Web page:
Beef daube

preparation time: 30 minutes
cooking time: at least 2 1/2 hours
emergency contact: stéphane

The provençale contribution to the canon of beef stews. Unless you own a daubière, this recipe won’t technically produce a daube, but a Dutch oven or any other heavy ovenproof pot works just fine. This can be cooked and eaten on the same day, but is much better if it is left to cool overnight and reheated gently the next day. It’s not worth making a daube in quantities smaller than this; in fact, multiplying these quantities by 1.5 for a 6-serving pot is really much more sensible as it keeps well (and, like all stews, improves) over three or four days and can be frozen for a few months. If you’re not a fan of the texture of frozen-then-thawed carrots, just remove the carrot chunks first.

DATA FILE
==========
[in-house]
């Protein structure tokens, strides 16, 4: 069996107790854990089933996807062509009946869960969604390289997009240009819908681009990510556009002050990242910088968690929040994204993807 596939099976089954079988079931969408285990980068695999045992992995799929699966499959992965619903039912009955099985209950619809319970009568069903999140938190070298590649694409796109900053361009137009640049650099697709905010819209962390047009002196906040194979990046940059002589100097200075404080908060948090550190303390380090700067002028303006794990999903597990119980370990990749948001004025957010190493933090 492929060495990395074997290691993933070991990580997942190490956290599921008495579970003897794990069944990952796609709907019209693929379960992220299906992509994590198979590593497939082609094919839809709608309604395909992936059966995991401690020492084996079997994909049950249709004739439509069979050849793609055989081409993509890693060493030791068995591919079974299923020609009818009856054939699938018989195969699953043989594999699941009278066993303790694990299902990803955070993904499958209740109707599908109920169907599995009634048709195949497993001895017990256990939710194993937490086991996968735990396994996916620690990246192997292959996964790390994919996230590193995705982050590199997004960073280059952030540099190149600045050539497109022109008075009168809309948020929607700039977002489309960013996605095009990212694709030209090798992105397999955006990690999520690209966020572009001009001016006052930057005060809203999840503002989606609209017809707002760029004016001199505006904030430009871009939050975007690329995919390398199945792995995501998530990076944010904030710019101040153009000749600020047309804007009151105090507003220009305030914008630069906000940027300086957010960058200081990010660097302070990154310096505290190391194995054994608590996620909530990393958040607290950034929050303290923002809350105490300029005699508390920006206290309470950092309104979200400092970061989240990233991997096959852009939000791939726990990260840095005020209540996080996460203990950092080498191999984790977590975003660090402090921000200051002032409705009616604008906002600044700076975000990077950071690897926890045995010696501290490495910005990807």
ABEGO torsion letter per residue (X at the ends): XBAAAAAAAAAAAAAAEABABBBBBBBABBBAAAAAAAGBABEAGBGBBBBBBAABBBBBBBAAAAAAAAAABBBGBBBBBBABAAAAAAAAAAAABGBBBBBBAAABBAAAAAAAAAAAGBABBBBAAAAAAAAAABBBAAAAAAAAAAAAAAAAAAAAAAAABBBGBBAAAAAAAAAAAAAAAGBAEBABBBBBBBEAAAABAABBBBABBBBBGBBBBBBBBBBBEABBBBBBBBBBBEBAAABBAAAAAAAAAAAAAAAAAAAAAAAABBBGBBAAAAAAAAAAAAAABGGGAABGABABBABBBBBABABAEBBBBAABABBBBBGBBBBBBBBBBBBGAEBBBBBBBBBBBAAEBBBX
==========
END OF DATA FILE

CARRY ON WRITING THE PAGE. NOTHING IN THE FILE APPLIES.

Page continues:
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Citrus-chile spaghetti squash

preparation time: 15 minutes
cooking time: 40 to 60 minutes (oven) or 15 to 20 minutes (microwave)
emergency contact: camille

Squash season is here! This recipe is faster and easier than the prep and cooking times suggest. Most of the hands-on work is done while the squash is cooking. When the squash comes out of the oven (or microwave), there’s nothing left to do but scrape out the strandy insides and toss them with the citrus-chile vinaigrette. You can serve this as a side, or you can beef it up to main course heartiness by adding slices of sausage, chunks of feta or cooked chickpeas.
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Breakfast banana bread

preparation time: 20 minutes
cooking time: 40-50 minutes